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Dukes v. ADS Alliance Data Systems

April 4, 2007

KATHLEEN DUKES, PLAINTIFF,
v.
ADS ALLIANCE DATA SYSTEMS, INC., DEFENDANT.



The opinion of the court was delivered by: Judge Smith Magistrate Judge Abel

OPINION AND ORDER

This matter is before the Court on Plaintiff's (Doc. 96) and Defendant's (Doc. 92) motions for reconsideration of the Court's November 20, 2006 Opinion and Order granting in part and denying in part Defendant's motion for summary judgment (Doc. 91). For the reasons that follow, the court DENIES bothPlaintiff's and Defendant's motions for reconsideration.

A motion for reconsideration pursuant to Rule 59(e) is designed only to "correct manifest errors of law or fact or to present newly discovered evidence." Phelps v. Hamilton, 122 F.3d 1309, 1324 (10th Cir. 1997); Harsco Corp. v. Zlotnicki, 779 F.2d 906, 909 (3d Cir. 1985), cert denied, 476 U.S. 1171 (1986). As such, a Rule 59(e) motion may be made for only one of three reasons: (1) an intervening change in the controlling law has occurred, (2) evidence not previously available has become available; or (3) it is necessary to correct a clear error of law or prevent manifest injustice. See Berridge v. Heiser, 993 F.Supp. 1126, 1146-1147 (S.D. Ohio 1998) (citing Firestone v. Firestone, 316 U.S. App. D.C. 152 (D.C. Cir. 1996)).

A motion for reconsideration is not a vehicle to reargue the case or to present evidence which should have been raised in connection with an earlier motion. See Database America v. Bellsouth Advertising & Publishing, 825 F.Supp. 1216, 1219-20 (D.N.J. 1993); 11 Charles Alan Wright, Arthur Miller and Mary Kay Kane, Federal Practice and Procedure, § 2810.1 (2d ed.1995)(Motions to alter or amend judgment cannot be used "to relitigate old matters, or to raise arguments or present evidence that could have been raised prior to entry of judgment."). "[A] motion for reconsideration should not provide the parties with an opportunity for a second bite at the apple." In re Christie, 222 B.R. 64, 66 (Bankr.D.N.J.1998) (citing Database, 825 F.Supp. at 1220). "A party seeking reconsideration must show more than a disagreement with the Court's decision, and 'recapitulation of the cases and arguments considered by the court before rendering its original decision fails to carry the moving party's burden.;'" Database, 825 F.Supp. at 1220.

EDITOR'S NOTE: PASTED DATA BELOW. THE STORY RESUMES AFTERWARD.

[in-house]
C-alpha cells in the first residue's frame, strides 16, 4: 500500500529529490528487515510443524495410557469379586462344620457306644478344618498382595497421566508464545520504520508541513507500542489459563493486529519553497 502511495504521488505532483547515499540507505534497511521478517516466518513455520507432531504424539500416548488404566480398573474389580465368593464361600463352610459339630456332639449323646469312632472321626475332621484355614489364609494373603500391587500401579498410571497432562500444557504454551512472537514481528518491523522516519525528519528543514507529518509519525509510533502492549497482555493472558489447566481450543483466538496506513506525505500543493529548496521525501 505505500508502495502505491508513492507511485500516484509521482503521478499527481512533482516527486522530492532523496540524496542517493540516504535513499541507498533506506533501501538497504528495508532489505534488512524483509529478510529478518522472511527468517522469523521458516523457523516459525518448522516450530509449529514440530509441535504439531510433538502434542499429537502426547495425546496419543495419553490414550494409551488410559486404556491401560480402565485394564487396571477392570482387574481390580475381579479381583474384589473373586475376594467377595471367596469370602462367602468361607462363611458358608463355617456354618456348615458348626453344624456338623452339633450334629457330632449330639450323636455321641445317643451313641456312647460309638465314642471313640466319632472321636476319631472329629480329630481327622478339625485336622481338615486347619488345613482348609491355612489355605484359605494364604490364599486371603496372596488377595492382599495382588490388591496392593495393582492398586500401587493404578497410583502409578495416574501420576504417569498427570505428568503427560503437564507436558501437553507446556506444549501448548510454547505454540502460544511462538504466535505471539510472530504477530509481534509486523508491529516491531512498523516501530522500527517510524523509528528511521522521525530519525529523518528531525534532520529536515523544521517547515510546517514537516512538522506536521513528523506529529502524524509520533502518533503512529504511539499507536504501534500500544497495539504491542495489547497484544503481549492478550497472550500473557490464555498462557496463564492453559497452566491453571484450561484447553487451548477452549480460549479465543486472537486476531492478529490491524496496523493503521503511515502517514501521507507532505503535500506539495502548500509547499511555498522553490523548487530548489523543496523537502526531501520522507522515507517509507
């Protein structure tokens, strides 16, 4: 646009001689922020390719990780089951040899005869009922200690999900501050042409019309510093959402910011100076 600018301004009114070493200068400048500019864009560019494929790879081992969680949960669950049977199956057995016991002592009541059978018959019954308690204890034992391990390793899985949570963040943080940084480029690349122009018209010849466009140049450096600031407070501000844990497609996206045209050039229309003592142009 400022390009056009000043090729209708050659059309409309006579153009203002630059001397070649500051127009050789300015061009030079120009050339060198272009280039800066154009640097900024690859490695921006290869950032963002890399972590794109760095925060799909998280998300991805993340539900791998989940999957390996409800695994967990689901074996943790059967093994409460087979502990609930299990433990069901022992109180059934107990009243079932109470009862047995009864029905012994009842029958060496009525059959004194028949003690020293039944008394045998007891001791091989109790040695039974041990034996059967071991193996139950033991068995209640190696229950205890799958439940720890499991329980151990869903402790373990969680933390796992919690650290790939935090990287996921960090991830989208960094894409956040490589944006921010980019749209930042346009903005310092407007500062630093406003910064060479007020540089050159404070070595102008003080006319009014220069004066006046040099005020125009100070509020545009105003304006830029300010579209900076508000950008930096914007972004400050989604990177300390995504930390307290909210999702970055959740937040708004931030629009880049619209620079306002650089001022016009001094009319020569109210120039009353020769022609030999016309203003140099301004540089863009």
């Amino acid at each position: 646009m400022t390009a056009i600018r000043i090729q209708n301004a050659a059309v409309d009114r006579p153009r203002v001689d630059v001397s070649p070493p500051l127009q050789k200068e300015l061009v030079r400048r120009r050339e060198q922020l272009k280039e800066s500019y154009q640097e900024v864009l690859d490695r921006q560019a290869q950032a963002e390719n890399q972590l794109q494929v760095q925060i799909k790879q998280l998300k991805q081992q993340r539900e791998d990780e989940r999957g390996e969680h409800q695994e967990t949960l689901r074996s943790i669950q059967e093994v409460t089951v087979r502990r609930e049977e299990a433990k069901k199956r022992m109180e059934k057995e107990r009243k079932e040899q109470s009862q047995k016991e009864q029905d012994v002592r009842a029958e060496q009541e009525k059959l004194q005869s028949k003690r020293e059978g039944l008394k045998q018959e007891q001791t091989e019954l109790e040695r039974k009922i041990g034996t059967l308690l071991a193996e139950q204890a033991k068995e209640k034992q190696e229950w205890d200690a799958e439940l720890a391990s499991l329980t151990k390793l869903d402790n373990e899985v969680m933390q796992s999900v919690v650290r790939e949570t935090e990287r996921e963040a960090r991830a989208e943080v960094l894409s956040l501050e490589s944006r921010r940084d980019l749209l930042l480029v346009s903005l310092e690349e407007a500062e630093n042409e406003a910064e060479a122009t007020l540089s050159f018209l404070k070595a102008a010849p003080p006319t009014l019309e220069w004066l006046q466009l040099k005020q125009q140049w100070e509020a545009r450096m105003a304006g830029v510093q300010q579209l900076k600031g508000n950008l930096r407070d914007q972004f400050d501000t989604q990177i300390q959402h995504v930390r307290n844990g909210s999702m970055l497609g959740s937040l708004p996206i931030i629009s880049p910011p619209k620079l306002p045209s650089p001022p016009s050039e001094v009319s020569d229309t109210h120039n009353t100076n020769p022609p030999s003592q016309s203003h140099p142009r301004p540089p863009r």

Nor is a motion for reconsideration properly grounded on a request that a court rethink a decision already made. See Glendon Energy Co. v. Borough of Glendon, 836 F.Supp. 1109, 1122 (E.D.Pa.1993). When a motion for reconsideration raises only a disagreement by a party with a decision of the court, that dispute "should be dealt with in the normal appellate process, not on a motion for reargument." Database, 825 F.Supp. at 1220.

A. Plaintiff's Motion for Reconsideration (Doc. 96)

In the Court's November 20, 2006 Opinion and Order, the Court granted summary judgment to Defendant on Plaintiff's claims of age and sex discrimination. Plaintiff's motion requests that the Court reconsider its decision.